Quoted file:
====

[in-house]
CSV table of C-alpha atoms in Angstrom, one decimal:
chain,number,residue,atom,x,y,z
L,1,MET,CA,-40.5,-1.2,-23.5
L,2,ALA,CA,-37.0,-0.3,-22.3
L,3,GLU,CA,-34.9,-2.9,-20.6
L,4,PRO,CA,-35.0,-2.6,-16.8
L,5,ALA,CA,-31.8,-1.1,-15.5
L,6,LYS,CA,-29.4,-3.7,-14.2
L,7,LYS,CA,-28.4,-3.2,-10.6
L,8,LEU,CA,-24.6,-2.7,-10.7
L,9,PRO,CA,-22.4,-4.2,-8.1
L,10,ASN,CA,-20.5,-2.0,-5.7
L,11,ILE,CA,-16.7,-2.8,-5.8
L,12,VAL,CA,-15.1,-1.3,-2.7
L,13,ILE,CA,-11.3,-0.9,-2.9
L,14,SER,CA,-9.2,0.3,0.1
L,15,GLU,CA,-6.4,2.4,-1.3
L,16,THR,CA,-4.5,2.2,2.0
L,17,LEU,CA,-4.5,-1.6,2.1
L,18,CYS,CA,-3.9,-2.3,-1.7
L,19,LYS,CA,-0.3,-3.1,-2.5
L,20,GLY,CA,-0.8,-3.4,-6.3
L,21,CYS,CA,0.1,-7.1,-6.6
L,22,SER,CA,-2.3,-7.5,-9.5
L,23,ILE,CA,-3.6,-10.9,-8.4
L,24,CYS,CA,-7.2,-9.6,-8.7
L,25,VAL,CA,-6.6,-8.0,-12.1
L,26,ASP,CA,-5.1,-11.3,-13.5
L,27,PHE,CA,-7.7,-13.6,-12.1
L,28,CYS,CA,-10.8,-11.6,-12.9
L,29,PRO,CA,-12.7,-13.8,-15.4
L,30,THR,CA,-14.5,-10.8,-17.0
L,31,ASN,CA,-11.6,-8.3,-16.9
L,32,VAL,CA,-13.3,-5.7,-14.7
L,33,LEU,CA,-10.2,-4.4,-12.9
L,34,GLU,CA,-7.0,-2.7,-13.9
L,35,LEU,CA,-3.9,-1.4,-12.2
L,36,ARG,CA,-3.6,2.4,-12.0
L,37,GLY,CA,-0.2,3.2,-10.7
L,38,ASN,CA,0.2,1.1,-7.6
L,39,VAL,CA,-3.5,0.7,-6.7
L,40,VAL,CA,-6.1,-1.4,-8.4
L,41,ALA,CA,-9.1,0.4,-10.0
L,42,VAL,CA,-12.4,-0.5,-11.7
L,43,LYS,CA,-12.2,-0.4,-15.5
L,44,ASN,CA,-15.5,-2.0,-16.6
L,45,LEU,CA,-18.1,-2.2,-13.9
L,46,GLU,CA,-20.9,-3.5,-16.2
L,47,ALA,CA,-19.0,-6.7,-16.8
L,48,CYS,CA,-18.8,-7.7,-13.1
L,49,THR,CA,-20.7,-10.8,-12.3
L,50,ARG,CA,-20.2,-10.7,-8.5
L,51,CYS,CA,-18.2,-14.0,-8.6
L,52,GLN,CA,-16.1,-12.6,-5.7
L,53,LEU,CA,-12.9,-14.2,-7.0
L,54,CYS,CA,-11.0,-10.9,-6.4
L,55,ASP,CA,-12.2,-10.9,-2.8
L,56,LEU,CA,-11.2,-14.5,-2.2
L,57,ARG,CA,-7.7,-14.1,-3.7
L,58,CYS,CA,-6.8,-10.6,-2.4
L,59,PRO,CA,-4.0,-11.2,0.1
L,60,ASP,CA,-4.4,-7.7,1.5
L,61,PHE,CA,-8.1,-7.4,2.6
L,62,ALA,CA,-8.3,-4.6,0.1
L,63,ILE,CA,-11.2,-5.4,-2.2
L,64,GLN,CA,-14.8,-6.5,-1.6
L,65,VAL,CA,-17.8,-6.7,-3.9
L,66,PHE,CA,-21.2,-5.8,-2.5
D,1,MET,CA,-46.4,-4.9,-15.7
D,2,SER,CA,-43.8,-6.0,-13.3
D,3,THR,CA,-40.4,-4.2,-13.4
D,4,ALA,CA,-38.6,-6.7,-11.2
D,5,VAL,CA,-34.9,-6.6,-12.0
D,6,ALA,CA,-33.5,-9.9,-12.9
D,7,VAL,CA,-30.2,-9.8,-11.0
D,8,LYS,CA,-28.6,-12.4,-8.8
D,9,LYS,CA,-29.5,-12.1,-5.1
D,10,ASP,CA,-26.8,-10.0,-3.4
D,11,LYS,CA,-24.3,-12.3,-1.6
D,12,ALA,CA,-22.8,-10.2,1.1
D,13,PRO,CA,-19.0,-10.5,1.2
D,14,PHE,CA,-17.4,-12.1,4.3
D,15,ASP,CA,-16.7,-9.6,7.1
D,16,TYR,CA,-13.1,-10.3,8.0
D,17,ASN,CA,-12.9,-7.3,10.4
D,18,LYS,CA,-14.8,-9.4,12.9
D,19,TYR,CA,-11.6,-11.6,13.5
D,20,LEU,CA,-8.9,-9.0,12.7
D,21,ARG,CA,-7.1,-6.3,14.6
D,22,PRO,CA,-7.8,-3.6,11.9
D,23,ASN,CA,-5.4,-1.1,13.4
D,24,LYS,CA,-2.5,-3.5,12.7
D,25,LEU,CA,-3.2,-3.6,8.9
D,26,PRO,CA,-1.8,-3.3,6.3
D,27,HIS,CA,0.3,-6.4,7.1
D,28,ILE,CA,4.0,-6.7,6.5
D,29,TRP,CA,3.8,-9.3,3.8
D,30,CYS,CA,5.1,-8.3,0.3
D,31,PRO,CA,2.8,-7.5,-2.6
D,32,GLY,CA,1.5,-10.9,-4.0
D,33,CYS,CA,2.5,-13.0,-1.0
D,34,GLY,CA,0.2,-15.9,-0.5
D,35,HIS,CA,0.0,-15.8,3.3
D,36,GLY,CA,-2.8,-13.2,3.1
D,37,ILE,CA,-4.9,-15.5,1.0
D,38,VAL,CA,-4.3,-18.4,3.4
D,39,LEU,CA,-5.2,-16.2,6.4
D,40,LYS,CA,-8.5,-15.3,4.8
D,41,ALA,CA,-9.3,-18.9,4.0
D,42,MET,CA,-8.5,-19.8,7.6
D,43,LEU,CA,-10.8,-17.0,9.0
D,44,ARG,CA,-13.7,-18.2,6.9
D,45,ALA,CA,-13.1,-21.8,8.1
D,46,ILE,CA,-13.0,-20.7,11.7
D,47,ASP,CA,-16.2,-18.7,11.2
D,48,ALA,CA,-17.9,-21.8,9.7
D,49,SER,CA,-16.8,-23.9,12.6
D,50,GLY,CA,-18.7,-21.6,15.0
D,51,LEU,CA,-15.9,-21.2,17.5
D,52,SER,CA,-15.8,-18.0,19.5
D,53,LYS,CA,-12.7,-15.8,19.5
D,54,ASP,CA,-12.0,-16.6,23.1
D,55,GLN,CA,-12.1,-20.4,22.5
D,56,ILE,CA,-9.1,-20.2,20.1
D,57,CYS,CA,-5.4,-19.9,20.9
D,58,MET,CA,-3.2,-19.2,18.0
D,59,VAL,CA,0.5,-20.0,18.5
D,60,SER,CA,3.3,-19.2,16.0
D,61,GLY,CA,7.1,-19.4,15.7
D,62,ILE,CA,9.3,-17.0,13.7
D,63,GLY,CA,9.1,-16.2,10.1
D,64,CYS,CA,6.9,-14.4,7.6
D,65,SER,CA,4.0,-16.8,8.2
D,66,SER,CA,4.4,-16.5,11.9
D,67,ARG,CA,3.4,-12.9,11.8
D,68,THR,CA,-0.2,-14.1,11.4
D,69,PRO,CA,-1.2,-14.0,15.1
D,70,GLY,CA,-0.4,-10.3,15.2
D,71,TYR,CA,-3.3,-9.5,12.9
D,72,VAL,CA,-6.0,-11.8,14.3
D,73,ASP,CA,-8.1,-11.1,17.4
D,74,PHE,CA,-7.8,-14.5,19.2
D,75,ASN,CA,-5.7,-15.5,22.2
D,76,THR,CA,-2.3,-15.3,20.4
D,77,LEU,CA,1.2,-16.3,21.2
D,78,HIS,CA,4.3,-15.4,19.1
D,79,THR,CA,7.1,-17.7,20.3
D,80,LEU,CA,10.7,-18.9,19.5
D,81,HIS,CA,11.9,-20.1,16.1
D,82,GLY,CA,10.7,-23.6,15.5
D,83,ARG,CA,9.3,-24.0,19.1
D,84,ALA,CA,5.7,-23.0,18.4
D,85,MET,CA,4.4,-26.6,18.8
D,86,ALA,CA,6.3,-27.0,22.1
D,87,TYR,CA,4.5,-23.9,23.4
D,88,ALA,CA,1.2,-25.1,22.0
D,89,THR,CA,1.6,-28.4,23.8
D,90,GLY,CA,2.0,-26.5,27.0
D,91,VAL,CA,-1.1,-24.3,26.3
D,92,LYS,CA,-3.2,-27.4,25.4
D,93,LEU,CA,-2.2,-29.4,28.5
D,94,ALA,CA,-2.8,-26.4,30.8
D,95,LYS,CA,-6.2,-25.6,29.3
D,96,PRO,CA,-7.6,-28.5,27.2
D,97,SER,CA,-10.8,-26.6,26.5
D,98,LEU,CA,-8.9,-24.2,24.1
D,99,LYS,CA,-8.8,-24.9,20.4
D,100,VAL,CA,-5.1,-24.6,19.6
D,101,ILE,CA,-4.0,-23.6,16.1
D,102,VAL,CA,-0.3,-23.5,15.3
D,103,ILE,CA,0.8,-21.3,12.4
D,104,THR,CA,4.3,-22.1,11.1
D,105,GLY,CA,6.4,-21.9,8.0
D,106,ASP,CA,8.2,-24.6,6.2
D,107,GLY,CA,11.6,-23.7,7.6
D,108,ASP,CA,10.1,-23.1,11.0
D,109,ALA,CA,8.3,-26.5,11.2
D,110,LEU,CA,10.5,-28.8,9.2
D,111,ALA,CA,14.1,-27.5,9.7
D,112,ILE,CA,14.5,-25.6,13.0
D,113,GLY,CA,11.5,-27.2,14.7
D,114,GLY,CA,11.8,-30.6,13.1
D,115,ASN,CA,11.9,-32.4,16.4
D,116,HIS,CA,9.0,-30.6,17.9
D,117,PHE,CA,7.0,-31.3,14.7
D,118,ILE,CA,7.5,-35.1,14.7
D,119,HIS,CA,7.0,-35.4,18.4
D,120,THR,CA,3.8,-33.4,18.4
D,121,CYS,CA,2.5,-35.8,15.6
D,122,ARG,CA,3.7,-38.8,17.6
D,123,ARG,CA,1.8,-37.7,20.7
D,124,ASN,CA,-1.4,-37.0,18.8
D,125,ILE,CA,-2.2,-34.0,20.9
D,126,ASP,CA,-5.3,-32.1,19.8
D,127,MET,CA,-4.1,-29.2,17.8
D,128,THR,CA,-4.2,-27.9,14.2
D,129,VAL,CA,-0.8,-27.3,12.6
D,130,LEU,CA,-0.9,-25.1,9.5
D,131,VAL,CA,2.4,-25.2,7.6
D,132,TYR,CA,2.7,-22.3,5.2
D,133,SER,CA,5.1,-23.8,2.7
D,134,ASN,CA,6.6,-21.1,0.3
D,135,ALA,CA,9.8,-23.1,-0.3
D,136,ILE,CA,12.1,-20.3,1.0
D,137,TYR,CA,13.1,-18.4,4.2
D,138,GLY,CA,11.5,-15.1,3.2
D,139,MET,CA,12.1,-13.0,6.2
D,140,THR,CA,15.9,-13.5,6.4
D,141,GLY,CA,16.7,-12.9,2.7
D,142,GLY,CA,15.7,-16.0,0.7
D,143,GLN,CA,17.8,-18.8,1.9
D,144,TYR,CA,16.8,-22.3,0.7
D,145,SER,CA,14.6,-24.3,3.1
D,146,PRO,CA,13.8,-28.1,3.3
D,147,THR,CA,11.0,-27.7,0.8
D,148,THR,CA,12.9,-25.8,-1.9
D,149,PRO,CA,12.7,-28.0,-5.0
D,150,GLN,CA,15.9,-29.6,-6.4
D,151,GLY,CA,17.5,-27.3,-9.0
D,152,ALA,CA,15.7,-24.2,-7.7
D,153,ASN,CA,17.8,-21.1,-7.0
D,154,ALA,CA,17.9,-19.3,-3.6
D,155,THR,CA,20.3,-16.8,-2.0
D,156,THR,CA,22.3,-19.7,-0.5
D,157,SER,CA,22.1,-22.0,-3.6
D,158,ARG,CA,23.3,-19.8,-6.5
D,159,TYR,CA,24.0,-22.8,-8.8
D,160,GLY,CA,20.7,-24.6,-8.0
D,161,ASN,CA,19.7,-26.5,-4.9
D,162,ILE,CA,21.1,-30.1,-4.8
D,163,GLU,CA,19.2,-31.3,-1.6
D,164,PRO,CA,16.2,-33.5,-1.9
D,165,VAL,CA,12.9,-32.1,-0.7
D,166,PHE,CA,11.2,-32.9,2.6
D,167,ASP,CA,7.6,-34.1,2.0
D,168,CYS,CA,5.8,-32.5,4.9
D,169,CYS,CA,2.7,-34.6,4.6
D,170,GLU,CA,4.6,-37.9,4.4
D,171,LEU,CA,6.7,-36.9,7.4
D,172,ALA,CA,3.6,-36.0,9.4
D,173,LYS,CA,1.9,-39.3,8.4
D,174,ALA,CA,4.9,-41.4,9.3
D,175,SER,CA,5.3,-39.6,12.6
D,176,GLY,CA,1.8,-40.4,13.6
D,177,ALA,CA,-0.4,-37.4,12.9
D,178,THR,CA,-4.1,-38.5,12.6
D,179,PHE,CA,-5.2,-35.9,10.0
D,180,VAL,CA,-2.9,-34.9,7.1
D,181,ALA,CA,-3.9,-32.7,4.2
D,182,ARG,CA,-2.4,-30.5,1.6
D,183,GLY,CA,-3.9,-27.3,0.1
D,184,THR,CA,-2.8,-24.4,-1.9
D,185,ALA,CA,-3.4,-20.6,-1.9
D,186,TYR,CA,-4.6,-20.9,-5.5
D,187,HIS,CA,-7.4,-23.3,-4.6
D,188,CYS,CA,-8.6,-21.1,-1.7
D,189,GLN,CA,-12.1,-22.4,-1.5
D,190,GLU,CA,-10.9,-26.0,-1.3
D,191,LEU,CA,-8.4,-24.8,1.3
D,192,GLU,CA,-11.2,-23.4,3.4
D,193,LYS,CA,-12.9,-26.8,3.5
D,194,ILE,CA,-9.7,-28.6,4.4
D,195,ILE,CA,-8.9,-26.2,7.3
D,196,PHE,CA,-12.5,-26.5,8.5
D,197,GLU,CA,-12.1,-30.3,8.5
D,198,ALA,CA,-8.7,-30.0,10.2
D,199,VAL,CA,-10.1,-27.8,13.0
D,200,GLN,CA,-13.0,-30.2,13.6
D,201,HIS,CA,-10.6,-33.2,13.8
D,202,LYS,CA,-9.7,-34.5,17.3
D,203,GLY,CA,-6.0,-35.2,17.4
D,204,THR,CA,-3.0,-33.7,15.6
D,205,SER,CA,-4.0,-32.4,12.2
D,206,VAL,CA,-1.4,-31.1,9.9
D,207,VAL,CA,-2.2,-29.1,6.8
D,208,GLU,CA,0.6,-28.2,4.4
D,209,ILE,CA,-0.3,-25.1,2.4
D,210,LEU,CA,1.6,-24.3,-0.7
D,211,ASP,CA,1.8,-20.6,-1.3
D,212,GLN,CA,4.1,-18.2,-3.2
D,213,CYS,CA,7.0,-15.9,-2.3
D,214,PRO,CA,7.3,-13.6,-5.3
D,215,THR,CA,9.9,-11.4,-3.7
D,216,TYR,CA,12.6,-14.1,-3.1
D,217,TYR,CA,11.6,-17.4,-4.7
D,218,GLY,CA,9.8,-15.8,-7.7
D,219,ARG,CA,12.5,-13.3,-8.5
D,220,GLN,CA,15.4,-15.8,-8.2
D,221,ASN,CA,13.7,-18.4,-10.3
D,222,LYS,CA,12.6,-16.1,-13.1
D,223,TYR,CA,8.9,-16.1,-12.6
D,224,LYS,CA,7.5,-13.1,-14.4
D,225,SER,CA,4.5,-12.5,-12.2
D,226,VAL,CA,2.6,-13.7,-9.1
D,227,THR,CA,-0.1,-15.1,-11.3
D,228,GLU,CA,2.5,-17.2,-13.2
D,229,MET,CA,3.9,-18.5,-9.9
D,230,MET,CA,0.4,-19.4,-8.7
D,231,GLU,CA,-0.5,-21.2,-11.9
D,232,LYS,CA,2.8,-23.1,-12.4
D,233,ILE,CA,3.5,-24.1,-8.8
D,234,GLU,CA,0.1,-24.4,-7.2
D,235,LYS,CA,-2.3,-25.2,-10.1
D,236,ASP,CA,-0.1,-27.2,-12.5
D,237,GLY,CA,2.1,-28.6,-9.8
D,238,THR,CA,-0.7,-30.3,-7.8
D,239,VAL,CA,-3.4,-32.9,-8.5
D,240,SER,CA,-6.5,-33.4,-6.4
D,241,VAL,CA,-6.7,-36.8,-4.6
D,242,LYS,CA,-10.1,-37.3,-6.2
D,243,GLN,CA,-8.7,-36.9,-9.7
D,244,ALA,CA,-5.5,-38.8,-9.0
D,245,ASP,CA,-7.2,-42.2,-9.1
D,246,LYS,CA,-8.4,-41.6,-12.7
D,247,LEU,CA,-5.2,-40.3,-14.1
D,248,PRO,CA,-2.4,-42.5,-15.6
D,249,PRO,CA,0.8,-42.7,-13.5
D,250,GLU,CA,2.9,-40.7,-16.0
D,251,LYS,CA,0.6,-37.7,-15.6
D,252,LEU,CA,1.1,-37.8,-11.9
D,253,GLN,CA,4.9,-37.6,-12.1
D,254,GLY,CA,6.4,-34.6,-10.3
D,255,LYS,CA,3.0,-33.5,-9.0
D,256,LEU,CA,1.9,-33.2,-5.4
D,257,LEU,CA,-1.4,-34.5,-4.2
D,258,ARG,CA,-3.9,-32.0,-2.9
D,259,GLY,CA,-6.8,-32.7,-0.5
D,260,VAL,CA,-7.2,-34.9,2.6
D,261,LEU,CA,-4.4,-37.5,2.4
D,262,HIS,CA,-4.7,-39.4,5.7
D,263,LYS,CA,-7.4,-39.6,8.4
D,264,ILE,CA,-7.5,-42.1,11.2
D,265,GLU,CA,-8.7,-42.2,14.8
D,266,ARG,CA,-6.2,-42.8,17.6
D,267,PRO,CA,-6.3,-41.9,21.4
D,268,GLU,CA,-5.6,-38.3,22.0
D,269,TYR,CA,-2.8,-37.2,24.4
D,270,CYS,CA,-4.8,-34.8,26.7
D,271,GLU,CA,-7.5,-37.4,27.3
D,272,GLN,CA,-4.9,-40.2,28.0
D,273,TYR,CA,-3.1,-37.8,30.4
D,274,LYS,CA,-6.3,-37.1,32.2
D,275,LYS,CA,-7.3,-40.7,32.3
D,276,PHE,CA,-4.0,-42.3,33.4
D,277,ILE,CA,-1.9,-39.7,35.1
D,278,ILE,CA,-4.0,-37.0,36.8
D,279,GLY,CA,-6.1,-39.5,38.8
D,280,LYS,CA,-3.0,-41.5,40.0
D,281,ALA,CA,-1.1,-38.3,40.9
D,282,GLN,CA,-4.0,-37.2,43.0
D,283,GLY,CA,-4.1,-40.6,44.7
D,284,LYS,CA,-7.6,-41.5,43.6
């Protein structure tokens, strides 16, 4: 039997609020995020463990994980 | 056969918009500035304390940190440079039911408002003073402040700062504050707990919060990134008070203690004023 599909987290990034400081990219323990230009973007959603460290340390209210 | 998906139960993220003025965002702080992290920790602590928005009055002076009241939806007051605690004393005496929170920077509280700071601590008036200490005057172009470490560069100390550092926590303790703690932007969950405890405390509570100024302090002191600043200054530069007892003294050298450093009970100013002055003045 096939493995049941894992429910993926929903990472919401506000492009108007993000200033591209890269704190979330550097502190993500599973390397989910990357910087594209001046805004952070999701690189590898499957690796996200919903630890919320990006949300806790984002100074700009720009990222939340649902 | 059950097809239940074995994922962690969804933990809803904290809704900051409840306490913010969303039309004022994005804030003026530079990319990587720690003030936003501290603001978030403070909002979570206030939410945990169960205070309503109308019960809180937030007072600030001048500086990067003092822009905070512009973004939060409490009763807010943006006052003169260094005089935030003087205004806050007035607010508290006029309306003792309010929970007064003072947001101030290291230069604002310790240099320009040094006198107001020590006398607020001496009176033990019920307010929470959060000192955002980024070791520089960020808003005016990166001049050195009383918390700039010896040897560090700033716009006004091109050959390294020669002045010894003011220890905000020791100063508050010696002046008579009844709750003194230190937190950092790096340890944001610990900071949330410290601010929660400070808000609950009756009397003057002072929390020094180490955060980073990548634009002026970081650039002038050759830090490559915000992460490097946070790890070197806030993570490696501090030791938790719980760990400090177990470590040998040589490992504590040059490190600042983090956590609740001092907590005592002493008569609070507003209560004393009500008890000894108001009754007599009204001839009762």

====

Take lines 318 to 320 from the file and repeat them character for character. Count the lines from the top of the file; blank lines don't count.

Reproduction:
D,249,PRO,CA,0.8,-42.7,-13.5
D,250,GLU,CA,2.9,-40.7,-16.0
D,251,LYS,CA,0.6,-37.7,-15.6